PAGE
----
(26:38) Can we expecting sweeping changes in adherence, with the introduction of new tools like AI and wearables?
Question: How do you know when a non-profit healthcare organization is getting too big?
Answer: When it’s considering spending over $100 million to change its name.
Partners HealthCare was founded in 1994 when Massachusetts General Hospital and the Brigham and Women’s Hospital decided to team up (“partner”) to defend themselves against Blue Cross and Harvard Pilgrim, which for a brief moment had gained the upper hand as managed care caught on. As a new MBA at the Boston Consulting Group, I remember seeing the projections: MGH and the Brigham were going to be in trouble as Massachusetts copied California and drove down hospital utilization.
Insurance companies didn’t need to include both MGH and the Brigham in their networks–so they tried to play them off against one another to get better rates. That’s why Partners was created.
The two hospitals never wanted to merge and in the end they didn’t have to. The healthcare economy boomed, no one could exclude Partners from their network, and Partners was able to use its muscle to do very well in managed care contracting.
Partners got its act together and executed well, especially compared to its local academic and community-based competitors.
A quarter century later, the original partners have acquired several other hospitals and physician organizations. It’s the biggest private employer in Massachusetts by far, and rivals the state government itself in terms of workforce size.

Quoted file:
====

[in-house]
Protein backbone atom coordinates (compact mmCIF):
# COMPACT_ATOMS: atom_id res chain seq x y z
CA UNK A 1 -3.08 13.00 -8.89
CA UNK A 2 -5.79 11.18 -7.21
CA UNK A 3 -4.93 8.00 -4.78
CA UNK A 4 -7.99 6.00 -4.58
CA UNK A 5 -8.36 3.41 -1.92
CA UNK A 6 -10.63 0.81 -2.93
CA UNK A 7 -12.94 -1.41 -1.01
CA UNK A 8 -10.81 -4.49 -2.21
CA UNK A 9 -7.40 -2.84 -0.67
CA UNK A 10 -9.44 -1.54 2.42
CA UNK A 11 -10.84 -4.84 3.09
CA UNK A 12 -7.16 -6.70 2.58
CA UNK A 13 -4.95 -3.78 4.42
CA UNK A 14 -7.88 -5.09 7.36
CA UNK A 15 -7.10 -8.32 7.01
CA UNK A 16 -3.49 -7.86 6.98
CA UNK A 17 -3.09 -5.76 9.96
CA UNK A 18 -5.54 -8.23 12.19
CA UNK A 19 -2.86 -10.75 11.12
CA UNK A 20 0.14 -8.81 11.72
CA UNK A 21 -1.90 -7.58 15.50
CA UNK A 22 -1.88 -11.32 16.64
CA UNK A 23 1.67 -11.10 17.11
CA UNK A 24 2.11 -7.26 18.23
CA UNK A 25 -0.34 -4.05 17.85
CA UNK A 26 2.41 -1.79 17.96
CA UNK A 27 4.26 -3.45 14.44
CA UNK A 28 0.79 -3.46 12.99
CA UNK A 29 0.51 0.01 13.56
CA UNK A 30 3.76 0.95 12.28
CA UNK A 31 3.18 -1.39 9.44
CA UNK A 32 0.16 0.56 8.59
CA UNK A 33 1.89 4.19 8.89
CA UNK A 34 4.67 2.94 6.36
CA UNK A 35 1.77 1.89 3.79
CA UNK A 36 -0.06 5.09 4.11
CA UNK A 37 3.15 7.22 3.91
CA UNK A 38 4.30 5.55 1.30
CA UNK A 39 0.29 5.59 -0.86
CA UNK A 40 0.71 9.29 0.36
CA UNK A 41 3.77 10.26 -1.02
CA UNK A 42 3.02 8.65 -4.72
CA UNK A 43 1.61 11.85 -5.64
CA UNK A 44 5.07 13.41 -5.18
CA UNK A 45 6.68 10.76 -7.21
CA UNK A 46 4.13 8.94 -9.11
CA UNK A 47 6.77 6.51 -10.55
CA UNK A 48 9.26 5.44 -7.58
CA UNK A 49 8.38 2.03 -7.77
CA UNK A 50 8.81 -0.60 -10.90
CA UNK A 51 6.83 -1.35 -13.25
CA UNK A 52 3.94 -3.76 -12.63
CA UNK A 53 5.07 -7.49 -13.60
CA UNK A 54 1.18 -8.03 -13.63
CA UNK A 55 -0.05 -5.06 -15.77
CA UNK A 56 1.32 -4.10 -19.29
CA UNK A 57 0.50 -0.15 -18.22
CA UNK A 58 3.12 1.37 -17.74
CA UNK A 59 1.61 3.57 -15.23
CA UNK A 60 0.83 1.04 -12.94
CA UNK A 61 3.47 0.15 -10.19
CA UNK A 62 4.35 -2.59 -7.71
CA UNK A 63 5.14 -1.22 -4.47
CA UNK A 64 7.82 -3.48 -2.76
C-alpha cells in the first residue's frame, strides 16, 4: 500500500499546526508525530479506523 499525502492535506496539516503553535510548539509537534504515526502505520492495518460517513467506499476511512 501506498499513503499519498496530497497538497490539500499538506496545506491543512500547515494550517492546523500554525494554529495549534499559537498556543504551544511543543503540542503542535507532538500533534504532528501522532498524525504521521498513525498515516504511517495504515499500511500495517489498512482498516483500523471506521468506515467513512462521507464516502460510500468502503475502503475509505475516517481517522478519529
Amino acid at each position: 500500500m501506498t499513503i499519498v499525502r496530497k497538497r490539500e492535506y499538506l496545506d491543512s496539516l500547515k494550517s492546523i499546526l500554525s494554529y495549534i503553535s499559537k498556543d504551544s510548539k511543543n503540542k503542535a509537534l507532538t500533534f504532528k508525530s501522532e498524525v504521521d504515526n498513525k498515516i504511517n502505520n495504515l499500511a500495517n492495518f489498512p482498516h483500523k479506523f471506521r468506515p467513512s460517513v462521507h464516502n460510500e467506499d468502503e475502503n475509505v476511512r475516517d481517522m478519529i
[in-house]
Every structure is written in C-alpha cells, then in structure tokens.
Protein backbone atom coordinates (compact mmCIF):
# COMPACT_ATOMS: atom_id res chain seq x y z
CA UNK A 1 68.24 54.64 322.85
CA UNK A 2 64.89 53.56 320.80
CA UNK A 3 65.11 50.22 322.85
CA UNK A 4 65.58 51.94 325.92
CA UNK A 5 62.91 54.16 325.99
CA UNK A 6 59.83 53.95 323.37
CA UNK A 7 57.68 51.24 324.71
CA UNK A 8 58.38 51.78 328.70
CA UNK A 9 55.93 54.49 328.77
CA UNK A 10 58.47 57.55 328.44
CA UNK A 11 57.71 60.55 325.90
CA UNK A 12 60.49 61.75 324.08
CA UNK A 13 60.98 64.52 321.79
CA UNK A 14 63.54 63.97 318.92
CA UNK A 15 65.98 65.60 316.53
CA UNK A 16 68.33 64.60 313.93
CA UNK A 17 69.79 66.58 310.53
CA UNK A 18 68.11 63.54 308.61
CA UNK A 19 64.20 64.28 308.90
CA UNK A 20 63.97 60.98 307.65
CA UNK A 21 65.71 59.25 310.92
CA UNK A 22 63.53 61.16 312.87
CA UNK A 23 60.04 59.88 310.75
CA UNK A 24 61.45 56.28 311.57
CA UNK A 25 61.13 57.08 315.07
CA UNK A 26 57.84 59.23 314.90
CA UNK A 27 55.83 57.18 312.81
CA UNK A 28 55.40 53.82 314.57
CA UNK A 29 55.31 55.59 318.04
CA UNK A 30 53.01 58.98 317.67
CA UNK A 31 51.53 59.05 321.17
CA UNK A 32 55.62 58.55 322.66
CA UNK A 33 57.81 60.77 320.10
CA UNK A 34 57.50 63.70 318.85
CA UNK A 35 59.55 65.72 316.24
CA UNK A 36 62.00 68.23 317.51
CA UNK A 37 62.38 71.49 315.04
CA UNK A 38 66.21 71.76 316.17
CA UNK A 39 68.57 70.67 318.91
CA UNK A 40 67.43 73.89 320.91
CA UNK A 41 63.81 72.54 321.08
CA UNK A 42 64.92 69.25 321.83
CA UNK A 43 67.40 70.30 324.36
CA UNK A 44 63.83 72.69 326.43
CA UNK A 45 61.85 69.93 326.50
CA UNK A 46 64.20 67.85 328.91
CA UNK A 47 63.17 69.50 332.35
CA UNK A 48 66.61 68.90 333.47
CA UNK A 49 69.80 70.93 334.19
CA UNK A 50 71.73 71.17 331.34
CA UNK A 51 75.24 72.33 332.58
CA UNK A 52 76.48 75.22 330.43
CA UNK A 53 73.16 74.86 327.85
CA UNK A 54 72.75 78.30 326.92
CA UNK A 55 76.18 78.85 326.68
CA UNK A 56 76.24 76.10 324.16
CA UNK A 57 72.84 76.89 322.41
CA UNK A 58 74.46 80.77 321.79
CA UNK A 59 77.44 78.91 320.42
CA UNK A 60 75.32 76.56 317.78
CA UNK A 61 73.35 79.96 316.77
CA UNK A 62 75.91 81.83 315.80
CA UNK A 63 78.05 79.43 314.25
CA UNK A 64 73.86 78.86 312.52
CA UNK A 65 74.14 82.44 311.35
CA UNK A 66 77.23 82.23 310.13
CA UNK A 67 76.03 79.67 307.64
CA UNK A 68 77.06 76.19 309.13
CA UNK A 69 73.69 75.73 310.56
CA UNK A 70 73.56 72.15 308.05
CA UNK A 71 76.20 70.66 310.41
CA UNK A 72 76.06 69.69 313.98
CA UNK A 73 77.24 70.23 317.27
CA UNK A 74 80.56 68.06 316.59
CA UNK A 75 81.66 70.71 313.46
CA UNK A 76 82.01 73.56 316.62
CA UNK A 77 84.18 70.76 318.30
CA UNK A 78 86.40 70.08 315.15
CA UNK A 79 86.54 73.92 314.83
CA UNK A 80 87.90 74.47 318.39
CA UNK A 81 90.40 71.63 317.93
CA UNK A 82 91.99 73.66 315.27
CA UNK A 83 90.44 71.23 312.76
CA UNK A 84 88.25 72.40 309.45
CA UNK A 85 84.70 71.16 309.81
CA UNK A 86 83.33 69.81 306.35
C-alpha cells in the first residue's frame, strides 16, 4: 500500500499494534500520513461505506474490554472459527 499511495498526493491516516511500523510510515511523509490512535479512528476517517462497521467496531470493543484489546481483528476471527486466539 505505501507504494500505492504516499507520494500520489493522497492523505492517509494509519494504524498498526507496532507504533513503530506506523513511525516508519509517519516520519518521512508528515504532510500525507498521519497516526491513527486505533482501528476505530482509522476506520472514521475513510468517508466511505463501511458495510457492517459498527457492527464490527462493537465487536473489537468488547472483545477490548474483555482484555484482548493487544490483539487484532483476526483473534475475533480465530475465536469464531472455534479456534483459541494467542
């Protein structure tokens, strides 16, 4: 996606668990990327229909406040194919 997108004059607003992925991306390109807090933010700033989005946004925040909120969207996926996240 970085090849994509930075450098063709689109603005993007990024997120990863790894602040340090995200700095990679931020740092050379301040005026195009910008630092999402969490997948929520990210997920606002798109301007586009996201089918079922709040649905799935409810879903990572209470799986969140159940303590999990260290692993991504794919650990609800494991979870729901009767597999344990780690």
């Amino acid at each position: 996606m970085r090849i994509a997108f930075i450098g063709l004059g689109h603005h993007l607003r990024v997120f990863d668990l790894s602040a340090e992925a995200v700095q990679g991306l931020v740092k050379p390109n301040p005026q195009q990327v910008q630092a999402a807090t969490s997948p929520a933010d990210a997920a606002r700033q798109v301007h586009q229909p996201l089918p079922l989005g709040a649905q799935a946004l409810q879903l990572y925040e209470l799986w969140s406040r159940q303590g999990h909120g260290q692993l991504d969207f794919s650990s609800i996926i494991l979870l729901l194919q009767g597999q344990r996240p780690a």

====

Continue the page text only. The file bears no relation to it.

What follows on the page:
Lately the company has had to deal with its success. Healthcare costs are a big issue in Massachusetts –as they are elsewhere– and Partners is in the crosshairs. The company is built for market power and clinical excellence, which does not lead to the lowest cost approach. And leaders within the Partners hospitals have been reluctant to cede authority to the central organization.
Something has to change. In particular Partners has to do a better job of integrating its various components –or so goes the conventional wisdom.
New CEO, Dr. Anne Klibanski was mostly recently the head of research for Partners. She’s touted as a great listener, and good at getting people to collaborate. But as I told the Boston Globe (New Partners Chief no stranger to role of uniter)
As a good listener, Klibanski could successfully unite the various factions at Partners. “On the other hand,” [Williams] said, “listening might not be the issue. Partners might need someone to bang people’s heads together.”
Now comes word that Partners is thinking of investing $100 million in changing its name to something more alluring like Mass General Brigham Health. It could be worth it to Partners by bringing the different factions together and for marketing and fundraising purposes. (For sure it will be great for branding and marketing agencies!) But what does that say about the state of healthcare in Massachusetts?
“I don’t think those names matter to ordinary human beings who get health care in our state,” said Alan Sager, a professor at the Boston University School of Public Health. “The underlying fights about decentralized versus centralized power are internal matters for Partners. I don’t think they should plague the public with their own organizational anxieties.”
Partners has great hospitals and great people that make it the pride of Massachusetts. It does make business sense for Partners to consider rebranding. But that doesn’t mean it’s good news for the finances of those footing the bill.